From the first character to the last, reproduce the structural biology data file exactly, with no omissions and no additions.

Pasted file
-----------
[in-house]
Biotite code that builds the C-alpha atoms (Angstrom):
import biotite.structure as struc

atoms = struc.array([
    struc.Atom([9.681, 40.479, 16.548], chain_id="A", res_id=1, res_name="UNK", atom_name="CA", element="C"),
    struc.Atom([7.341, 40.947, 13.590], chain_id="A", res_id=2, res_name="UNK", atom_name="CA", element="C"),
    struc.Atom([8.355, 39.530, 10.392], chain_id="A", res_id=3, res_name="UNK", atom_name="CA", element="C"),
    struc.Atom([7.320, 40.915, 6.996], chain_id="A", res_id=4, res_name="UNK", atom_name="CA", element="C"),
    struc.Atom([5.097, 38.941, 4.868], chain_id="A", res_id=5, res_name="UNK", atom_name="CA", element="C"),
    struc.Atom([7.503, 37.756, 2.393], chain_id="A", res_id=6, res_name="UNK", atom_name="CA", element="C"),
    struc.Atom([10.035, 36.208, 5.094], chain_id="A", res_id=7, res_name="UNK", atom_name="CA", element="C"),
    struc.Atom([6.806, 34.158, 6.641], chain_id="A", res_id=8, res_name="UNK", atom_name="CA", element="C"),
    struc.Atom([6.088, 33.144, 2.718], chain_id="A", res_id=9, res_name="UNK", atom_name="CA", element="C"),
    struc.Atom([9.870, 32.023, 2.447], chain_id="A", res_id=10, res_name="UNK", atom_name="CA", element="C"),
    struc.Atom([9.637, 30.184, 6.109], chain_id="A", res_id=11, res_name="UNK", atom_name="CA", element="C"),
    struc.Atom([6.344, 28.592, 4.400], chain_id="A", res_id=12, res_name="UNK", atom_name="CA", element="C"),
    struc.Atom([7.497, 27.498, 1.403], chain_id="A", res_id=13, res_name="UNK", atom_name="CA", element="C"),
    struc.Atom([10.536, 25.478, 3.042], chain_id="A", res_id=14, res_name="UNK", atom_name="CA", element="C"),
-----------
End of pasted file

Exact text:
[in-house]
Biotite code that builds the C-alpha atoms (Angstrom):
import biotite.structure as struc

atoms = struc.array([
    struc.Atom([9.681, 40.479, 16.548], chain_id="A", res_id=1, res_name="UNK", atom_name="CA", element="C"),
    struc.Atom([7.341, 40.947, 13.590], chain_id="A", res_id=2, res_name="UNK", atom_name="CA", element="C"),
    struc.Atom([8.355, 39.530, 10.392], chain_id="A", res_id=3, res_name="UNK", atom_name="CA", element="C"),
    struc.Atom([7.320, 40.915, 6.996], chain_id="A", res_id=4, res_name="UNK", atom_name="CA", element="C"),
    struc.Atom([5.097, 38.941, 4.868], chain_id="A", res_id=5, res_name="UNK", atom_name="CA", element="C"),
    struc.Atom([7.503, 37.756, 2.393], chain_id="A", res_id=6, res_name="UNK", atom_name="CA", element="C"),
    struc.Atom([10.035, 36.208, 5.094], chain_id="A", res_id=7, res_name="UNK", atom_name="CA", element="C"),
    struc.Atom([6.806, 34.158, 6.641], chain_id="A", res_id=8, res_name="UNK", atom_name="CA", element="C"),
    struc.Atom([6.088, 33.144, 2.718], chain_id="A", res_id=9, res_name="UNK", atom_name="CA", element="C"),
    struc.Atom([9.870, 32.023, 2.447], chain_id="A", res_id=10, res_name="UNK", atom_name="CA", element="C"),
    struc.Atom([9.637, 30.184, 6.109], chain_id="A", res_id=11, res_name="UNK", atom_name="CA", element="C"),
    struc.Atom([6.344, 28.592, 4.400], chain_id="A", res_id=12, res_name="UNK", atom_name="CA", element="C"),
    struc.Atom([7.497, 27.498, 1.403], chain_id="A", res_id=13, res_name="UNK", atom_name="CA", element="C"),
    struc.Atom([10.536, 25.478, 3.042], chain_id="A", res_id=14, res_name="UNK", atom_name="CA", element="C"),